By the way an interviewer doesn't finish the interviewee's sentences
That's what you took from this? What made D:OS great for me wasn't the setting or artwork, it was the environmental interactions and creativity during combat. It sounds like they're amping that up from the fairly basic air-fire-poison-water to something with quite a bit more potential. Add to that hopefully superior writing and a more interesting story, or at least they're putting a good bit more resources there. I backed it based on that.
AI or UI?Swen told me that games with complex AI “turned him off”; he wants to maintain the general accessibility of DOS 1.
Reminds me of DA:O.Once caught, Sourcerers are jailed and “purged”, which entails stripping them of their Source energy and leaving them in submissive state, “completely dominated” by the Order.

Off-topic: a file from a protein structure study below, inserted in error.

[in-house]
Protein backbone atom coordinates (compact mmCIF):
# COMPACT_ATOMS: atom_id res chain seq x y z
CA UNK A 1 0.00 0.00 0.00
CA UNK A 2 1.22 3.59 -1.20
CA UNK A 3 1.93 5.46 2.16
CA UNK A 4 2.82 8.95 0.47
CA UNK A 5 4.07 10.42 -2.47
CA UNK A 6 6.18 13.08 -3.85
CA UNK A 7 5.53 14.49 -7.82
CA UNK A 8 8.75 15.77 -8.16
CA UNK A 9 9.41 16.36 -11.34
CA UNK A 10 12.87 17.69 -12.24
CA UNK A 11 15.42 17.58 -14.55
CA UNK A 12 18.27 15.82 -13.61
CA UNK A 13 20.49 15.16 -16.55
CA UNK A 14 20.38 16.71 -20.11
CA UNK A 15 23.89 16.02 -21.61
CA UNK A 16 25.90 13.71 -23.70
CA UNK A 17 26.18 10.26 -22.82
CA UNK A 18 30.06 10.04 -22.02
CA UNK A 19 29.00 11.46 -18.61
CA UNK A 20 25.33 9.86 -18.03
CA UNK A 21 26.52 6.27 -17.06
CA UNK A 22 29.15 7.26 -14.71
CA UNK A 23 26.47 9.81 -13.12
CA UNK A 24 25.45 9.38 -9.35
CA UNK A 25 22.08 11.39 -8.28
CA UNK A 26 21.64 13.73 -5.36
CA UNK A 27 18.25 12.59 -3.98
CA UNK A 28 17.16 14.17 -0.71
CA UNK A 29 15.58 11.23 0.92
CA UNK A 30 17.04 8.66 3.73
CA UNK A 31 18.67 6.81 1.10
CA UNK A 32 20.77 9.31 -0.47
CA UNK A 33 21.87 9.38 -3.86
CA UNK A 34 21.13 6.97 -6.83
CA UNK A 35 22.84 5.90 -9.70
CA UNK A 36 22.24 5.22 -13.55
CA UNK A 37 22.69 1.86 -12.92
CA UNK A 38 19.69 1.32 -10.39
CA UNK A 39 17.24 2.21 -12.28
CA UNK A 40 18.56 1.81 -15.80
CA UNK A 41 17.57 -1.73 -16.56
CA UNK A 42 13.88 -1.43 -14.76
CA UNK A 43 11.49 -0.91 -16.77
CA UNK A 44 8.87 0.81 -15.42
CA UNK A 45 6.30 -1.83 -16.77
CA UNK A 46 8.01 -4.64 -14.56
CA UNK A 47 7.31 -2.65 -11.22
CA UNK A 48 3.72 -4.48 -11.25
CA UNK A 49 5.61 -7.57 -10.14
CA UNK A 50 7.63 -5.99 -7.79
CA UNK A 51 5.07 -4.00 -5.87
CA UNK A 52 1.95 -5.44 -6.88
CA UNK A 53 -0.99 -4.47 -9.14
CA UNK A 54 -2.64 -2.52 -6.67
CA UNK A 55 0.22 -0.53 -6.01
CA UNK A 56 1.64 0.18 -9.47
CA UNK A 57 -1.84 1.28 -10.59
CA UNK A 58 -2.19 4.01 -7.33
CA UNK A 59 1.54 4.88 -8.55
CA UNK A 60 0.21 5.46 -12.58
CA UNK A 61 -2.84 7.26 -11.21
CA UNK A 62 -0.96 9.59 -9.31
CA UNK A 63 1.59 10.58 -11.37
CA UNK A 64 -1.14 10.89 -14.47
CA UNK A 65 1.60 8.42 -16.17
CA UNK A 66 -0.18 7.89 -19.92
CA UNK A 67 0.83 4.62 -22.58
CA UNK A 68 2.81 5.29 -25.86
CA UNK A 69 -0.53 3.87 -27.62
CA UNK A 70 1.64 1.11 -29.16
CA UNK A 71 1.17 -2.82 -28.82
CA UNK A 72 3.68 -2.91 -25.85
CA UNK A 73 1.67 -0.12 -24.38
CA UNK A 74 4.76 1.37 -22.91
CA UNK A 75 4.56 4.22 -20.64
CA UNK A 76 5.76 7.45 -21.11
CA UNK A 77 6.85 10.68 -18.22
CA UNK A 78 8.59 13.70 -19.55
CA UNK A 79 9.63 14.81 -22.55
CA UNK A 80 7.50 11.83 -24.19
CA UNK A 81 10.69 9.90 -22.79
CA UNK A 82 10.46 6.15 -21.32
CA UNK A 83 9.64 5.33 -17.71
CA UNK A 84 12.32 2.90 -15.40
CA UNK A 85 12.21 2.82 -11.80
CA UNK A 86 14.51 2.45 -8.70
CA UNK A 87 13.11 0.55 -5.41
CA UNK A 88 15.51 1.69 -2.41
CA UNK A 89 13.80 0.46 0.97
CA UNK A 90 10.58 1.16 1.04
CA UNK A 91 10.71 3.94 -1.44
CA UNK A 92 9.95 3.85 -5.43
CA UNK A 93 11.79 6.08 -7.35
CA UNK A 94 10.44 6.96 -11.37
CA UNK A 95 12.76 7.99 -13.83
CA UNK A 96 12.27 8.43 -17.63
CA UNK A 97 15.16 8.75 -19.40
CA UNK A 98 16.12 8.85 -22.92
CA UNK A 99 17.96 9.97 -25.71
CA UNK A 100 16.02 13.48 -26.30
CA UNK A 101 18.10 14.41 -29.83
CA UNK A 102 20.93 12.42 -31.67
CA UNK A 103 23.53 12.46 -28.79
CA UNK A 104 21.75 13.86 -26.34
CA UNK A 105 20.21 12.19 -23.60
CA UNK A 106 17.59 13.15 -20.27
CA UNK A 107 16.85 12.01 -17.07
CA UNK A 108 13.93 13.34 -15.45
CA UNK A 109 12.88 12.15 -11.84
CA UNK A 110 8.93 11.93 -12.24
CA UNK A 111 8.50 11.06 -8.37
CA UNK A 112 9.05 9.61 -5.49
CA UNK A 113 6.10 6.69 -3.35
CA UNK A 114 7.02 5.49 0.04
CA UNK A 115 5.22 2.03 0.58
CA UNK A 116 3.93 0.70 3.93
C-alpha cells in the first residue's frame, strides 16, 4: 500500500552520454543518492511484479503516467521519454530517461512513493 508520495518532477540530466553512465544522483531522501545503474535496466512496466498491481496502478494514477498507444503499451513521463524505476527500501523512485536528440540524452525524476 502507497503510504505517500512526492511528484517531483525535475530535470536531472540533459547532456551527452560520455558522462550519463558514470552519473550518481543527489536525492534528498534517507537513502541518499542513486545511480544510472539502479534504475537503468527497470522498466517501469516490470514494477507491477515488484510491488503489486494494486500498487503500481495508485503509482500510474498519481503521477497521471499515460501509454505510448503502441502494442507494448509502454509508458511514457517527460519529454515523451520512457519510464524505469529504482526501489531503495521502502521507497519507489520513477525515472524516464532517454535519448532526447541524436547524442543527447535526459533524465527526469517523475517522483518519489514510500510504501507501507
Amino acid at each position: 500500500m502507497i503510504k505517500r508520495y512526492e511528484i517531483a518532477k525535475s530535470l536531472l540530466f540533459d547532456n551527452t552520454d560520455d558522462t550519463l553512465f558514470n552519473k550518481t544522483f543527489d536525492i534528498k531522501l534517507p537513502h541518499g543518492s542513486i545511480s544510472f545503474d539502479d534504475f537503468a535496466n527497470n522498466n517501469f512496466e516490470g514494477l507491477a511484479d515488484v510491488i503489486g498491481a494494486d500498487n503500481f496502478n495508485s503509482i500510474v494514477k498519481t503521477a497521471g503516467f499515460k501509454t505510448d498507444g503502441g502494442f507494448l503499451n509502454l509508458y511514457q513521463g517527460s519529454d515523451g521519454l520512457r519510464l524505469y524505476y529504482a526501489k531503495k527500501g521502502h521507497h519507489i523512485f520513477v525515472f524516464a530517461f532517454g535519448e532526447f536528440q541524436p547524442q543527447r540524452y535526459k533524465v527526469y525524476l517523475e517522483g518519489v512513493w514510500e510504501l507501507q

This is a Bubbles interview. Odds are 50-50 he made the whole romances section up to troll you guys. I'd be disappointed if more than a third of the interview is things Larian actually said.
Heck, if you check out their account, romances aren't mentioned once: http://www.rpgwatch.com/articles/divinity-original-sin-2-preview-344.html
Watch: Why are there romantic options in the game?
Bubbles: Yes, wonderful question. [Even the Watch can have one from time to time.]
Watch: Yes. I don't know why. So why are you trying to put romantic elements in this game?
Sarah: Roleplay. A lot of... uhm... RPG players want to feel like they can, uhm... kind of... have a full experience. When you choose to play the role of somebody, what would that character do? Would that character have a certain feeling about a character in their party? Uhm... ...you kinda want... as many options as possible to be able to live out the story that you wanna build. Uhm... i think romance is, like, not necessarily a required part of it, but it depends on what kind of story you wanna build, what kind of character you wanna play, I think. And, uhm, I was surprised actually, but the desire for this is a lot stronger than I thought it was, the romantic options.